The backlog of legal cases involving people fighting to stay in Australia was revealed after opposition home affairs spokeswoman Kristina Keneally said an Albanese government would “absolutely” be open to letting the Tamil family stay, despite the courts finding they were not genuine ­refugees. She said Home Affairs Minister Peter Dutton, by exercising ministerial discretion to let the family stay, would “not restart the boats”.

Mr Dutton hit back, declaring that the era of Labor bipartisanship on border protection under Bill Shorten’s leadership was over.

Departmental figures requested by The Australian show that as of Monday, 5757 asylum-seekers on bridging visas living in the Australian community were pursuing legal challenges after they were found not to be owed protection under Australian law. All arrived under the Labor government between 2009 and 2013.

According to official figures, the Rudd/Gillard government returned 180 Sri Lankan asylum-seekers in 2010-11, a further 385 in 2011-12 and 2066 in 2012-13 on the basis that they were economic ­migrants and not refugees.

“The bipartisan policy on borders championed by Mr Shorten is now dead and (Labor leader) Mr Albanese has reverted back to his position at previous Labor conferences where he has voted against tough border policies,” Mr Dutton told The Australian. He said Senator Keneally had been “a terrible premier and her lack of judgment is on display again now”. “People-smugglers would be partying long into the night if Labor wins the next election because Ms Keneally and Mr Albanese have now adopted an effective open-border policy,” Mr Dutton said.

Nadesalingam Murugappan and his wife, Kokilapath­mapriya Nadarasa, came to Australia from Sri Lanka illegally in 2012 and 2013 respectively and were rejected as refugees. They have been living in the rural town of Biloela on bridging visas, which expired last year, having had two children while in Australia. All their legal bids to challenge the Department of Immigration’s initial ruling have been rejected by multiple courts. They were being returned by charter flight to Sri Lanka on Thursday last week when a court injunction forced their plane to land in Darwin. The family has since been taken to Christmas Island.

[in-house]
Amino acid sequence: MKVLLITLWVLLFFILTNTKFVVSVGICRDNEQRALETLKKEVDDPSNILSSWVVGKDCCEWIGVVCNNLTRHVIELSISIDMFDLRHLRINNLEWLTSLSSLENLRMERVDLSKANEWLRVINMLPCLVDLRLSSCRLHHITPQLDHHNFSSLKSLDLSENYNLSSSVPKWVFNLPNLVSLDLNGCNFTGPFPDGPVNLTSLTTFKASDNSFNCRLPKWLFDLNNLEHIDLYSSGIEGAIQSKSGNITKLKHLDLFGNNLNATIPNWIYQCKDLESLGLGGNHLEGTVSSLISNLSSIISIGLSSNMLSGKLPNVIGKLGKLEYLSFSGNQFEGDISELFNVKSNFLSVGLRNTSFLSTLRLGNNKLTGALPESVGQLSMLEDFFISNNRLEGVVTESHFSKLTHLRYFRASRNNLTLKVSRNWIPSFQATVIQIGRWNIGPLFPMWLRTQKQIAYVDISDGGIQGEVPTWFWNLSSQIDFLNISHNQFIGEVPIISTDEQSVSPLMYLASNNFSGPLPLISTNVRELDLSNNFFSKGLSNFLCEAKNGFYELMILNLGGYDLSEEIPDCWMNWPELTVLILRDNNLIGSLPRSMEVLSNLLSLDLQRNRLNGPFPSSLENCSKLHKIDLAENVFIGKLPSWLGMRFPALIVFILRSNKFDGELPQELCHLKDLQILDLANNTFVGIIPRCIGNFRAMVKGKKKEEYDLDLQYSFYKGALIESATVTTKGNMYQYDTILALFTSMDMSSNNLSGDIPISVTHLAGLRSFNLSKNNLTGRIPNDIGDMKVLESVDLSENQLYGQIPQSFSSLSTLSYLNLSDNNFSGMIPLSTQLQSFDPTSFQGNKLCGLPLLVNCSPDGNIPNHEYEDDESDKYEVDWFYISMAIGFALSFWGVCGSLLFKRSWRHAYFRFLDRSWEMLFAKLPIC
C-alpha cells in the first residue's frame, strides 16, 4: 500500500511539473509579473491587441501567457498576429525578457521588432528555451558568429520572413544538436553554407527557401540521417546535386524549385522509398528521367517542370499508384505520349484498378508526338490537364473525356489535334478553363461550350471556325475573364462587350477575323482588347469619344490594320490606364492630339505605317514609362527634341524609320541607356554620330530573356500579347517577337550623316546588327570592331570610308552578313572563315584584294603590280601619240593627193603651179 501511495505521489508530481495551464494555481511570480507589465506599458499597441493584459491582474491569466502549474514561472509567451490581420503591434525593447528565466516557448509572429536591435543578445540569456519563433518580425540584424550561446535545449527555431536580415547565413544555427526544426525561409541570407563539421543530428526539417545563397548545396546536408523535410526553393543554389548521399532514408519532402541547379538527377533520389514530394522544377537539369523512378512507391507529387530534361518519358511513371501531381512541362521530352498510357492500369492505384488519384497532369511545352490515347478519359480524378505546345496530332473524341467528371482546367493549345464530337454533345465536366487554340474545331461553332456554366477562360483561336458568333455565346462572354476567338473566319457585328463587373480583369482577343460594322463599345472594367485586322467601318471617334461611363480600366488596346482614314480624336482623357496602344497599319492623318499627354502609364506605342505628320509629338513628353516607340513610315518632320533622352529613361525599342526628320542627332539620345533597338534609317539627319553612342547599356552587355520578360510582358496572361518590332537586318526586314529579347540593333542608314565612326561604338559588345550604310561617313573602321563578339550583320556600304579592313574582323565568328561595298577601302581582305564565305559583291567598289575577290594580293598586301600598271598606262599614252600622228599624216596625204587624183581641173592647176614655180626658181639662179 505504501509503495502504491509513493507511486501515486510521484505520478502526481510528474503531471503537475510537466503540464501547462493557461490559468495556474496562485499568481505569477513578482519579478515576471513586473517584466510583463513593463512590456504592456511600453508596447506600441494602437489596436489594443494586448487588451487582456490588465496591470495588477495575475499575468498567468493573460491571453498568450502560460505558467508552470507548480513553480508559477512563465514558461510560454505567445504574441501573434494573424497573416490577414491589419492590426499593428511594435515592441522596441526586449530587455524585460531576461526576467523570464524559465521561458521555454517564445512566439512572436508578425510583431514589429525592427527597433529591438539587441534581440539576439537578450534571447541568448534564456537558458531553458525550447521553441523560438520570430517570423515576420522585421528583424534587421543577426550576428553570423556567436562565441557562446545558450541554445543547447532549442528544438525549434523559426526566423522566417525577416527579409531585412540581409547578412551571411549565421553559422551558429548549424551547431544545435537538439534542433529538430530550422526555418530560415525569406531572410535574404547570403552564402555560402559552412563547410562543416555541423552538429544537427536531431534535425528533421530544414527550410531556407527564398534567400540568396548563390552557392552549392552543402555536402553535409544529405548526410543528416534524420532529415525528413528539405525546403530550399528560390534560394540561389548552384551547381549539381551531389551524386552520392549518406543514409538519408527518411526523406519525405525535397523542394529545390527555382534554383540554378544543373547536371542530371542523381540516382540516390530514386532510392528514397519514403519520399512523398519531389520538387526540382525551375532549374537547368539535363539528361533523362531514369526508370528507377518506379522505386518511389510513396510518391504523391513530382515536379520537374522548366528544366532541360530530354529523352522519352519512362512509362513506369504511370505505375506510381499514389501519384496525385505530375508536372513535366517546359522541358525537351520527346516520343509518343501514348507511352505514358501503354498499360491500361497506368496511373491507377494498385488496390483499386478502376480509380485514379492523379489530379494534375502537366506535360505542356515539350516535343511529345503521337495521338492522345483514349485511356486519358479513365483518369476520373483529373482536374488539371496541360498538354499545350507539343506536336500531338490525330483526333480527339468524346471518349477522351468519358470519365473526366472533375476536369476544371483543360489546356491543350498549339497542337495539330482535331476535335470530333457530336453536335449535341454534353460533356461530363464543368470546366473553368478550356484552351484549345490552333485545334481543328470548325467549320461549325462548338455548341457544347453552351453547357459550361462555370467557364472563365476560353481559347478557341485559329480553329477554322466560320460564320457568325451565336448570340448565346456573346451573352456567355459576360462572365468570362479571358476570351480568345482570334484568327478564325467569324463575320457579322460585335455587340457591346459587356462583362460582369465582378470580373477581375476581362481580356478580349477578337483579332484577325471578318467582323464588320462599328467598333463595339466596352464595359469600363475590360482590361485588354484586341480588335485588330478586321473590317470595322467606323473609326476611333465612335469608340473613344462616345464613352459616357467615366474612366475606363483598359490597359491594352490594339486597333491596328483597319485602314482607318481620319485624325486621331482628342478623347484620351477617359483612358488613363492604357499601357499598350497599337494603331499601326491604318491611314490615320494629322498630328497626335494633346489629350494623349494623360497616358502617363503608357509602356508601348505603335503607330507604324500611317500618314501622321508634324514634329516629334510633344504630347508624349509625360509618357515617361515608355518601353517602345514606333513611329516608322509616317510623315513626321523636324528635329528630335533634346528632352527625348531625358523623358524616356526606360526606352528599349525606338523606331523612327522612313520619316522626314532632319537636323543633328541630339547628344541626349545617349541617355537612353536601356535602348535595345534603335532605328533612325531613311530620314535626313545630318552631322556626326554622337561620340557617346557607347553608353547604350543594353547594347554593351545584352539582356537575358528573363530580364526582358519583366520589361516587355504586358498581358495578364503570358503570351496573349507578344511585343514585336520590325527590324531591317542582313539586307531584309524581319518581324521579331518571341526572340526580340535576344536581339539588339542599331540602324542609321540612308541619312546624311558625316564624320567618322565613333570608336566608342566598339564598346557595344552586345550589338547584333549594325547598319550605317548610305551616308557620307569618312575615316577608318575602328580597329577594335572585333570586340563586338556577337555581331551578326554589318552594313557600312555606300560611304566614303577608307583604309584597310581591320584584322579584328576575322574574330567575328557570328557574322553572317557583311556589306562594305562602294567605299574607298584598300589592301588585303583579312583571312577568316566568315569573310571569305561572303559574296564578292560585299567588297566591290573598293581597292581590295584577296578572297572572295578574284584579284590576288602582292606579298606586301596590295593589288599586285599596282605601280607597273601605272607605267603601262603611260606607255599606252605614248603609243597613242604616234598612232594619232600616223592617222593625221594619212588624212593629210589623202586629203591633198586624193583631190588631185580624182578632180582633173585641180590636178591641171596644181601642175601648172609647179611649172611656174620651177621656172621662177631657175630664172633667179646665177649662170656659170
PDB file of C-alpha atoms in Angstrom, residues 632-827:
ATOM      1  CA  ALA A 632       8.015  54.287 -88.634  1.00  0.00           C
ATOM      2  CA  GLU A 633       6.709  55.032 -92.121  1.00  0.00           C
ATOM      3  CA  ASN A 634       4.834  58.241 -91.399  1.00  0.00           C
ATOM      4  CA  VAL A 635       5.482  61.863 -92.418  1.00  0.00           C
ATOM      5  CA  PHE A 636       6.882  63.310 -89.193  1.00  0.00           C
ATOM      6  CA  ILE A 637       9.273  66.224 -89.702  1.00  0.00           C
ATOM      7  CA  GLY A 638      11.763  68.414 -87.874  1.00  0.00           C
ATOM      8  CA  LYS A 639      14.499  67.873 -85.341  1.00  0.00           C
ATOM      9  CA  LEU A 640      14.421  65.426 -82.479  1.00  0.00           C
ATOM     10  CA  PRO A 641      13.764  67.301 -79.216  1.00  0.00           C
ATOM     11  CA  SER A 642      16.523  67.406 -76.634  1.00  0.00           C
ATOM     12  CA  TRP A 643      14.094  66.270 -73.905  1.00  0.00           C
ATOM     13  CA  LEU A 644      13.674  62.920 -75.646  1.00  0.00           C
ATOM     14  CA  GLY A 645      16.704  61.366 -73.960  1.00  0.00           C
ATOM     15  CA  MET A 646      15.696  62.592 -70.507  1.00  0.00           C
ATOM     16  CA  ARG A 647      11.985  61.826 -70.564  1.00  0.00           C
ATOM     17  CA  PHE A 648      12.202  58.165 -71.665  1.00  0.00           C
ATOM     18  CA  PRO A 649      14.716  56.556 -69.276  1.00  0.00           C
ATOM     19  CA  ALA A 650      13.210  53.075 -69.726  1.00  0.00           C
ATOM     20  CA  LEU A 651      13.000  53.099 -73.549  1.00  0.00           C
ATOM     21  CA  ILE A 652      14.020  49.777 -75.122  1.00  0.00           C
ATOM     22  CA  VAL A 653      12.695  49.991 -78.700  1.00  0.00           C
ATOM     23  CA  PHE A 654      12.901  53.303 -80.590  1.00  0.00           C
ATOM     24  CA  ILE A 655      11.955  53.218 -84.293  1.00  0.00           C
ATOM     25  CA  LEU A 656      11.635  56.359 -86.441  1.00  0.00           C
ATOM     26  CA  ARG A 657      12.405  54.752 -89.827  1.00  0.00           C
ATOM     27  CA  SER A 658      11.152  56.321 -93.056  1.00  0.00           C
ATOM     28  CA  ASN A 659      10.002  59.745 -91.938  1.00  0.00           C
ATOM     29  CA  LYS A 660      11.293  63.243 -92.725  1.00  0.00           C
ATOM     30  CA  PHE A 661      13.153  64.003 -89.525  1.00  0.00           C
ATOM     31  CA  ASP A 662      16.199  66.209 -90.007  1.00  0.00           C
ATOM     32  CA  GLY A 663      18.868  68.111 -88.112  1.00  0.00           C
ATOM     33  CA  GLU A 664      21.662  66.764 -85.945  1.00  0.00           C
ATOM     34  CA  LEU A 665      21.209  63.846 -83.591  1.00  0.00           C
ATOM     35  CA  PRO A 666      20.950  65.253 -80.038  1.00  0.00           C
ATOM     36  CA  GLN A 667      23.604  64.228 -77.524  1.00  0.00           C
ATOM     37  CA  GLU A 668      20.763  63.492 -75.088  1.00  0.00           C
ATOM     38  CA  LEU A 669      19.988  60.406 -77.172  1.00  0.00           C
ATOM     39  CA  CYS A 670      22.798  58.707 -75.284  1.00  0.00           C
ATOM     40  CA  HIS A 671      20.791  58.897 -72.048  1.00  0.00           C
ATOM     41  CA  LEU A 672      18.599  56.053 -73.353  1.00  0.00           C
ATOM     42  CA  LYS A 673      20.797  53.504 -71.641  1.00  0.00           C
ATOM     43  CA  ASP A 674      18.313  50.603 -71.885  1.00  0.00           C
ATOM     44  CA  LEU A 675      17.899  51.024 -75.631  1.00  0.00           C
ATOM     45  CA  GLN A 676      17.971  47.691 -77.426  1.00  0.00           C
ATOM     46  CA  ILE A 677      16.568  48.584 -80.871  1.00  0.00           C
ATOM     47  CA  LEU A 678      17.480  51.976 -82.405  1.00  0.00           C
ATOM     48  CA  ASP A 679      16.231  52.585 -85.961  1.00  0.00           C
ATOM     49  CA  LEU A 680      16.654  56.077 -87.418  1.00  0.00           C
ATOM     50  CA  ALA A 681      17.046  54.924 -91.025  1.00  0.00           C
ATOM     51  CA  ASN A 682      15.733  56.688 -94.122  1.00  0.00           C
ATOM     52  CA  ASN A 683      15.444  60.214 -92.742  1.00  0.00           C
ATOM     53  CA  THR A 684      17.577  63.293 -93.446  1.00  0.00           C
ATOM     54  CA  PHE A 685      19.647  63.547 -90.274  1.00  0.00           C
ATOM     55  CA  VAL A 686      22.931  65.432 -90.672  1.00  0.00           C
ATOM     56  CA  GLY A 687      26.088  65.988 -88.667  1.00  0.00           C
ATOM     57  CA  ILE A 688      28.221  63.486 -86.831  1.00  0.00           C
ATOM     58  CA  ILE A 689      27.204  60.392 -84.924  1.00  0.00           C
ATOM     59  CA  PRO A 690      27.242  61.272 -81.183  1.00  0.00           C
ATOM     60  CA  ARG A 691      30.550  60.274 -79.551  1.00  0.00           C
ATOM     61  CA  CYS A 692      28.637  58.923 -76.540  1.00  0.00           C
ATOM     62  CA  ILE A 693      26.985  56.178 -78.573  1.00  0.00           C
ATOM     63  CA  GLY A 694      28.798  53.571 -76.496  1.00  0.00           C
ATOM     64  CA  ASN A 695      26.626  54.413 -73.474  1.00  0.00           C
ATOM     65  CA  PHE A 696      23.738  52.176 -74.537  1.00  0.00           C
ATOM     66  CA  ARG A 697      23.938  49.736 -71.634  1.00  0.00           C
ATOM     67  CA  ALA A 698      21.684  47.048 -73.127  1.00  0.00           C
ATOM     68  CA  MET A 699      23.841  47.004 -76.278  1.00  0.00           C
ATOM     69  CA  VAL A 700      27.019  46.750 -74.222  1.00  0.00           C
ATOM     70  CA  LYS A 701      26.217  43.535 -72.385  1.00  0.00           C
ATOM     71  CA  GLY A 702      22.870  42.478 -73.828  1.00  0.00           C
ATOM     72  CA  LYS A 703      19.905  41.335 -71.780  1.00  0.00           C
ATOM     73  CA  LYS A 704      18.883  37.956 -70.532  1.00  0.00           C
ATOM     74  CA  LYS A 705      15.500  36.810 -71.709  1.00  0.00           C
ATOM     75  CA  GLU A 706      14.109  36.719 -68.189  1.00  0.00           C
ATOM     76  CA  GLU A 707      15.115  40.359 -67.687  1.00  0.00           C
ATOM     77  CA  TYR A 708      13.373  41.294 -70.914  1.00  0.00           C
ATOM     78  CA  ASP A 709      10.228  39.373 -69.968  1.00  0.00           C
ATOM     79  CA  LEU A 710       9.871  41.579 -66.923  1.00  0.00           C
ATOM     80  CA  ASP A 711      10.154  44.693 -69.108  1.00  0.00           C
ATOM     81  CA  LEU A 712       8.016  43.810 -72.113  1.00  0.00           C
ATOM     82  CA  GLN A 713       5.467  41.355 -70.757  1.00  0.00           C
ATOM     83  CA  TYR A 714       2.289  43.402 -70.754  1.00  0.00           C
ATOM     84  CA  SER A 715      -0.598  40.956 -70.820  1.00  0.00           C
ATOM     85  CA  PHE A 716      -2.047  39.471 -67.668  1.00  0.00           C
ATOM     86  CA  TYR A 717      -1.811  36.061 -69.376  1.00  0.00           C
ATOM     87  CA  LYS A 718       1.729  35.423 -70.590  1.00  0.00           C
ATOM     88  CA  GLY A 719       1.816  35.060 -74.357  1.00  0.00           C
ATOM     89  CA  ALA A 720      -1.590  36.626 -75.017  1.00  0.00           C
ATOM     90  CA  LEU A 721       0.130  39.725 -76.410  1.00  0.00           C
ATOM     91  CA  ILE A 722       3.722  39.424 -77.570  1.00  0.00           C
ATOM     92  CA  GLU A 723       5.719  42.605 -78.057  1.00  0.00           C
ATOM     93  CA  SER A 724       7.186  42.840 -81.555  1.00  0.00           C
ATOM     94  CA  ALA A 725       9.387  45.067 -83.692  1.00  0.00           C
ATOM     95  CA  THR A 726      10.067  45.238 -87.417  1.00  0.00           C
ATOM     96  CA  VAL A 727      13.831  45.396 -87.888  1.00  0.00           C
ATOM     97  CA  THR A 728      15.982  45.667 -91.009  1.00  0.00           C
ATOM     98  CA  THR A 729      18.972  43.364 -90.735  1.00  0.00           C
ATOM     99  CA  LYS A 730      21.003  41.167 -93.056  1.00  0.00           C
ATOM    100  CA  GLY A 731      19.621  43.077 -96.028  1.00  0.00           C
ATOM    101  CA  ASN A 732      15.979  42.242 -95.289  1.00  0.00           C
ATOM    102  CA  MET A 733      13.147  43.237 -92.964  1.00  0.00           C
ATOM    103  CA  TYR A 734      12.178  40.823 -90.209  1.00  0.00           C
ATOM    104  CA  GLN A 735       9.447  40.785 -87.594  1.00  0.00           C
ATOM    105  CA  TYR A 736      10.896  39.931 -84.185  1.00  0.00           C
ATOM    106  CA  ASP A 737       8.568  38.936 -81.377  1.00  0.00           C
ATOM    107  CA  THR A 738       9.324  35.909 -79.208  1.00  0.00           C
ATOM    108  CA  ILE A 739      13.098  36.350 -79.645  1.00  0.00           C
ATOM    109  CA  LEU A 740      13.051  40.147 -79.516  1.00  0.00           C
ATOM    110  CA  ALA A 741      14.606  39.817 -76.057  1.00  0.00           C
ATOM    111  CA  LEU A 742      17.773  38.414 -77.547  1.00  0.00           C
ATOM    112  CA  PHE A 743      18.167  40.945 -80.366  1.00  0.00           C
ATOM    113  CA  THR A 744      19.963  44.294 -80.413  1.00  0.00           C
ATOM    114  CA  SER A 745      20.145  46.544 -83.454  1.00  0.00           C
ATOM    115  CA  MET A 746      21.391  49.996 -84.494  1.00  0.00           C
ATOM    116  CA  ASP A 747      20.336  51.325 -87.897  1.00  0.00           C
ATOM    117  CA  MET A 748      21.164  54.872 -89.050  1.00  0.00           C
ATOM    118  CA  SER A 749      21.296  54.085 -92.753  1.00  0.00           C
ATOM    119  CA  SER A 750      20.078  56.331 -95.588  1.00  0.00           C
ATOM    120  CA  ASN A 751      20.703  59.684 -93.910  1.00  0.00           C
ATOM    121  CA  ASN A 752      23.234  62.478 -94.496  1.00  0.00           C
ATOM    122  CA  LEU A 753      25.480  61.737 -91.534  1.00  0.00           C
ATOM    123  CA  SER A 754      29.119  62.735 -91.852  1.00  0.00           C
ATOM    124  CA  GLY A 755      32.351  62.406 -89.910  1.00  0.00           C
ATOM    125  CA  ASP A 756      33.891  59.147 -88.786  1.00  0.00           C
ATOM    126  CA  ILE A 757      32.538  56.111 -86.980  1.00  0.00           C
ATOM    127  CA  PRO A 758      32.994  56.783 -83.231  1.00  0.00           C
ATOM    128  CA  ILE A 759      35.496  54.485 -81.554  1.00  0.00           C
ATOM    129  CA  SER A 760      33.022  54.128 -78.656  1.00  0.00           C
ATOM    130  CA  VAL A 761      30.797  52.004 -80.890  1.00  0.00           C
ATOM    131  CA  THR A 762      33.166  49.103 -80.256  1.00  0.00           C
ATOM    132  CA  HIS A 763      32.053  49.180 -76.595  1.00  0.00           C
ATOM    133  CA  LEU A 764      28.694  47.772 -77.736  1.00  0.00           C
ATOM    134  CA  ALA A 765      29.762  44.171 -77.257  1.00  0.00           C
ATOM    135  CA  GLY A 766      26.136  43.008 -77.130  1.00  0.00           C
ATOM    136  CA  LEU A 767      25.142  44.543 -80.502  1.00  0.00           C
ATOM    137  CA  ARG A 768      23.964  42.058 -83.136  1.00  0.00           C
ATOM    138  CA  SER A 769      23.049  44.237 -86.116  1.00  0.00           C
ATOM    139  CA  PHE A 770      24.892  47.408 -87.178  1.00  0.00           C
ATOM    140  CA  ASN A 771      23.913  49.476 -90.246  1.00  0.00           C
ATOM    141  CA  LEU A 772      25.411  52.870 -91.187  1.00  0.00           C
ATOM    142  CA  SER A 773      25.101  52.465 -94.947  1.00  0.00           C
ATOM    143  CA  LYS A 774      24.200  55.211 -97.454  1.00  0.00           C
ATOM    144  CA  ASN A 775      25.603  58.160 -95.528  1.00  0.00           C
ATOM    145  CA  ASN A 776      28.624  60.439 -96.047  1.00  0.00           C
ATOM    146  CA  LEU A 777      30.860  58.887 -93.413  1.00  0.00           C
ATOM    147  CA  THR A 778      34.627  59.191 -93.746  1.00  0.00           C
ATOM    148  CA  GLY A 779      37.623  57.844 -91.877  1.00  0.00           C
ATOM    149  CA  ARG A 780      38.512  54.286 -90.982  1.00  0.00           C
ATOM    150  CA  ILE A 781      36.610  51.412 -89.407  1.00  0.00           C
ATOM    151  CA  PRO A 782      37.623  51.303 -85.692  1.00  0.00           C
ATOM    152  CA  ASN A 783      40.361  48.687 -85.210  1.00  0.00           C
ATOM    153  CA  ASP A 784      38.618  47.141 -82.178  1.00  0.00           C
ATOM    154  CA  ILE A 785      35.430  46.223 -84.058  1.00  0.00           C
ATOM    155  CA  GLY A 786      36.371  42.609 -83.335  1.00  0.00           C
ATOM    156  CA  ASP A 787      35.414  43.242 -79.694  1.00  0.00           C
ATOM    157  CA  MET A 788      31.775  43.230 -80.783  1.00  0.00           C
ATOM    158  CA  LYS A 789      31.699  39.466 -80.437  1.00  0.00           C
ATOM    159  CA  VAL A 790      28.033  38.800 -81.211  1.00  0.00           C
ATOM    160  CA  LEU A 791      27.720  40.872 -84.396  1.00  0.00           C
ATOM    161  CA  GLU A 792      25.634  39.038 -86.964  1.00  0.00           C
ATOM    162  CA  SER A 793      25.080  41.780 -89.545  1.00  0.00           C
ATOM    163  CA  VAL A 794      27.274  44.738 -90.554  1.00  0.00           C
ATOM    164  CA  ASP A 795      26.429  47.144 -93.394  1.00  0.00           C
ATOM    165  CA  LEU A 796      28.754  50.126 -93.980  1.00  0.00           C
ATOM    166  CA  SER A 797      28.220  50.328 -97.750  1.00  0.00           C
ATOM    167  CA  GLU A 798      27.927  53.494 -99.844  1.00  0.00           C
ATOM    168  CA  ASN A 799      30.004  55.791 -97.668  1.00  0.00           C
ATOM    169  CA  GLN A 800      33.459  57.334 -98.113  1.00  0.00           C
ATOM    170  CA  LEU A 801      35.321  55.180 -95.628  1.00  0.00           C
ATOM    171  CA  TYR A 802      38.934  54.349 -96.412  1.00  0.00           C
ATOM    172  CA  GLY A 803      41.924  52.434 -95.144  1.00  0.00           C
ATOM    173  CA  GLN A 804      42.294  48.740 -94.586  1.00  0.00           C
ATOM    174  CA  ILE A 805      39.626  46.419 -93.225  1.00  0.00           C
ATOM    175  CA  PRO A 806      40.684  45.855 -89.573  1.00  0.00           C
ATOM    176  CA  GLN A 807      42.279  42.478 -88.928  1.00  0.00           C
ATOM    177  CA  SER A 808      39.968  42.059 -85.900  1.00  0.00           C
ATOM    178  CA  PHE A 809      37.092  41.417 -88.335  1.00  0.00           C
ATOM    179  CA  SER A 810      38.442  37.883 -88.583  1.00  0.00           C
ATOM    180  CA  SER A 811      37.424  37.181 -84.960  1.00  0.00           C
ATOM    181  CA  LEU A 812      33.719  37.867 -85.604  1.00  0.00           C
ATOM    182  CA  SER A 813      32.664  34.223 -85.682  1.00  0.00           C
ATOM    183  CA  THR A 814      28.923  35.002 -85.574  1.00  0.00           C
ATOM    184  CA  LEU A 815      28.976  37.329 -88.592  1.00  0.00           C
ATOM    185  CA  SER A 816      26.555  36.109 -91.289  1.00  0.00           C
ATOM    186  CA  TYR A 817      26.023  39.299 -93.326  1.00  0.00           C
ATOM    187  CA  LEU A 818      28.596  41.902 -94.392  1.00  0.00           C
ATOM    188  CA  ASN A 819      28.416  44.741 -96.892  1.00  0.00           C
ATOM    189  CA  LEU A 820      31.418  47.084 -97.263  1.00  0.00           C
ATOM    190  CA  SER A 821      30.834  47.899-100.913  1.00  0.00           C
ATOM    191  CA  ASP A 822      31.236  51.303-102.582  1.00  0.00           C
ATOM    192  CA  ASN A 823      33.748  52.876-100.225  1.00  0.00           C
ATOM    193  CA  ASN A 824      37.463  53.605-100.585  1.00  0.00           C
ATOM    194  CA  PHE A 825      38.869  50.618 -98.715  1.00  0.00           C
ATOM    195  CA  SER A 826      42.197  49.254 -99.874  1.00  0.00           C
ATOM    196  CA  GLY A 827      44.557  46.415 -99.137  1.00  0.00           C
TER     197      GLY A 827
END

Previous High Court appeals on behalf of the two adults and the eldest child have all failed.However, a court ordered that they should not be removed until at least We dnesday afternoon, giving time to hear the youngest daughter’s claim for protection.

Yesterday, a jet delivered 12 Australian Federal Police officers to Christmas Island from Canberra, triggering speculation that the government was preparing to deport the Tamil family swiftly if they were unsuccessful in Wednesday’s Federal Court hearing.

The Australian has been told the officers who arrived onTuesday are members of the specialist response group. The Australian Federal Police website says it is a squad formed in 2012 to provide “dynamic specialist policing ­capabilities that are professional and flexible in support of AFP domestic and international operations”.

As well as the 5757 asylum-­seekers fighting to stay in Australia, another 7900 people who arrived by boat under the previous Labor government have not had refugee claims processed.

Mr Dutton accused Mr Albanese of pursuing the mantle of “Mr Popular” in his calls for the family to stay. He said the family had “dragged out” their stay in Australia and delayed deportation by launching multiple ­appeal processes. The move, he said, made it “unfair” for the family to claim they had established strong community connections.

“I do think it’s excessive when it goes on for a number of years,” Mr Dutton said. “I think it’s unfair to the children in this case when the parents have been given a very definite decision when they (were told) they weren’t going to stay in Australia many years ago.

“But clearly every decision-maker right to the High Court has found they’re not refugees.”

Mr Albanese called on Mr Dutton to intervene in the deportation in the same way the minister had intervened in the case of two au pairs he helped release from immigration detention. After Senator Keneally tried to use Scott Morrison’s faith as a ­political wedge over the ­Coalition’s position on the Tamil family, Labor’s assistant immigration spokesman, Andrew Giles, on Tuesday broke ranks with his frontbench colleague.

Mr Giles — promoted in June to be the second half of Labor’s home affairs and immigration team — said religion was “not at the core of the issue” of the Tamil family debate, but the former lawyer who represented ­asylum-seekers after the 2001 Tampa stand-off insisted allowing the family to stay would not set a ­precedent.